- Texture Resolution - The Texture Resolution setting determines the resolution to use for displaying textures in viewports that have their Rendering Style set to Texture. Higher settings increase the detail of image textures displayed in viewports, but increase memory usage and display refreshing time.
- Shading Method - Choose between MultiTexture, GLSL and PBRGLSL Shaders. Multi-texture shaders are simpler and intended for graphics cards that are less capable. GLSL is faster and shows more texture capabilities for modern cards. PBRGLSL shaders are the most modern and will show more accurate detail on capable videocards.
- Transparency Sorting - There are three options to choose from:
- SortByObject - sorting the objects by their distance from the camera - fast method
- SortByPolygon - sorting polygons by their distance from the camera - slowest method
- AlphaClipping - uses the alpha value of a texture in the transparency channel to determine transparency - fastest method
SortByObject is the default setting and will be the fastest in most cases.
- Geometry Acceleration - Determines how the graphics card displays OpenGL. Streaming renders the mesh immediately to screen, using the lowest amount of memory at the cost of speed. It also won't show normal maps. Buffered(VBO) will attempt to store the geometry in graphics card memory, allowing for the highest speed, at the cost of memory. In cases where the mesh or shading changes with every frame no caching is possible, a fallback to the Streaming method will result, for example with animated meshes and reflection maps. Smooth shaded geometry will benefit the most from the Buffered(VBO) mode. If the mesh is buffered in graphics card memory the performance you will get as much performance as your graphics card can give you.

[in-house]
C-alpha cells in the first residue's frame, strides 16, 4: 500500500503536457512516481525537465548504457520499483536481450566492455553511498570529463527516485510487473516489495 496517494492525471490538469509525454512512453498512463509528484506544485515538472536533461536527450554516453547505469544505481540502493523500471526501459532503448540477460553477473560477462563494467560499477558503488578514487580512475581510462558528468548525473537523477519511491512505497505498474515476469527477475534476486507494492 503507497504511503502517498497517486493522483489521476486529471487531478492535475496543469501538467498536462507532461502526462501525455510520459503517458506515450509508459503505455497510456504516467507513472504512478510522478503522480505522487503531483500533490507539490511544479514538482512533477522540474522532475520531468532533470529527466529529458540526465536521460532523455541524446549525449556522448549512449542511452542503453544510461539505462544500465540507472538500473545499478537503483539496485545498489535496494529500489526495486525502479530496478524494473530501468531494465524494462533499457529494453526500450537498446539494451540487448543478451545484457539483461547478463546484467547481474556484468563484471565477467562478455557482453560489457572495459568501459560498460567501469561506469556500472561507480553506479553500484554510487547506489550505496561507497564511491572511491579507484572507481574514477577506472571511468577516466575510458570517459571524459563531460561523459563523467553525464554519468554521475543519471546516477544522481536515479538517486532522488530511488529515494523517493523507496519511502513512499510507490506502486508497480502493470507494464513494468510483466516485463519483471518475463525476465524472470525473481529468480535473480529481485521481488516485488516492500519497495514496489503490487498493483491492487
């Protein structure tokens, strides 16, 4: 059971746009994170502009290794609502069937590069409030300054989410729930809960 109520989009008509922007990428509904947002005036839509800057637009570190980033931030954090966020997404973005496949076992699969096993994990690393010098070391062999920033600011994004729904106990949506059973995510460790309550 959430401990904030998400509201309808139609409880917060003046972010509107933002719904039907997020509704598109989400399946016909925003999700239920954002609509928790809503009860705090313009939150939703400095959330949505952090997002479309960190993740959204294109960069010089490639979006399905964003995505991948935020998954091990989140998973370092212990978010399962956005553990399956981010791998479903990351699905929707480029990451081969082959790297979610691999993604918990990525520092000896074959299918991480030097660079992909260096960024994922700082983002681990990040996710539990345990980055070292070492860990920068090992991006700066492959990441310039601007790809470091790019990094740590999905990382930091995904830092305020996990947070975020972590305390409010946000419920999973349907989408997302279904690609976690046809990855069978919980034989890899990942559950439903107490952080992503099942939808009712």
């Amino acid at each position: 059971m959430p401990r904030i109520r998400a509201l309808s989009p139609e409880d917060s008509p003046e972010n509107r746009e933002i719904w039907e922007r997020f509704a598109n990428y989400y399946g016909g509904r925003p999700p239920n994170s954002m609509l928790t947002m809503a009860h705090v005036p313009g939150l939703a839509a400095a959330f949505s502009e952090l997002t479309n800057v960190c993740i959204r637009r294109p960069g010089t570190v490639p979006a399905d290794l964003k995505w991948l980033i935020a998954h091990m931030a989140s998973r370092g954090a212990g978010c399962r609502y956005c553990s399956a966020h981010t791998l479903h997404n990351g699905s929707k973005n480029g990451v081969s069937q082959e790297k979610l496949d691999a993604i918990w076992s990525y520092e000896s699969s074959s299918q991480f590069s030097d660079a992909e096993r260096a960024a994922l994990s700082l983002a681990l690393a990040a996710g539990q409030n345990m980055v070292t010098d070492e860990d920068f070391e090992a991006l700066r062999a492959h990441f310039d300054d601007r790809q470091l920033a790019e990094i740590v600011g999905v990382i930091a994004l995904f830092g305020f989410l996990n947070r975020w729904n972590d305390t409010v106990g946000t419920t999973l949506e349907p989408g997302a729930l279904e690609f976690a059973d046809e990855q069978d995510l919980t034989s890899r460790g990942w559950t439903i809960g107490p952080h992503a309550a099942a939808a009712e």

- Pixel Blending - Texture filtering
- Mipmapping - Mipmapping is similar to what is used in today’s games to avoid graininess of textures in a distance or at a flat angle. Basically lower- res versions of the texture are generated in realtime and blended in. This feature is supported in hardware by most of today’s graphics cards. This feature also works if Mutitexturing is turned off. Please note however that due to the nature of this filtering method, low-resolution textures may appear a bit blurry.
- Reflections - Switches reflections on and off. Only applies to image-based reflection maps.
- Transparency - Switches transparency on and off.
- Multitexture - Uses LightWave's original OpenGL drawing method. If your meshes are very heavy using this instead of GLSL is advised.
- Frame Buffer Object - accelerates object drawing slightly.
- Color Channel - De- /Activates the display of textures in the Color Channel if Multi-texturing is on.
- Diffuse Channel - De- /Activates the display of textures in the Diffuse Channel if Multi-texturing is on.
- Transparency Channel - De- /Activates the display of textures in the Transparency Channel if Multi-texturing is on.
- Luminosity Channel - De- /Activates the display of textures in the Luminosity Channel if Multi-texturing is on.
- Specularity Channel - Will show the specularity surface setting in PBRGLSL mode.
- NormalMap Channel - Will show normal map in PBRGLSL mode
- Legacy OpenGL - Uses the pre-LightWave  OpenGL drawing routines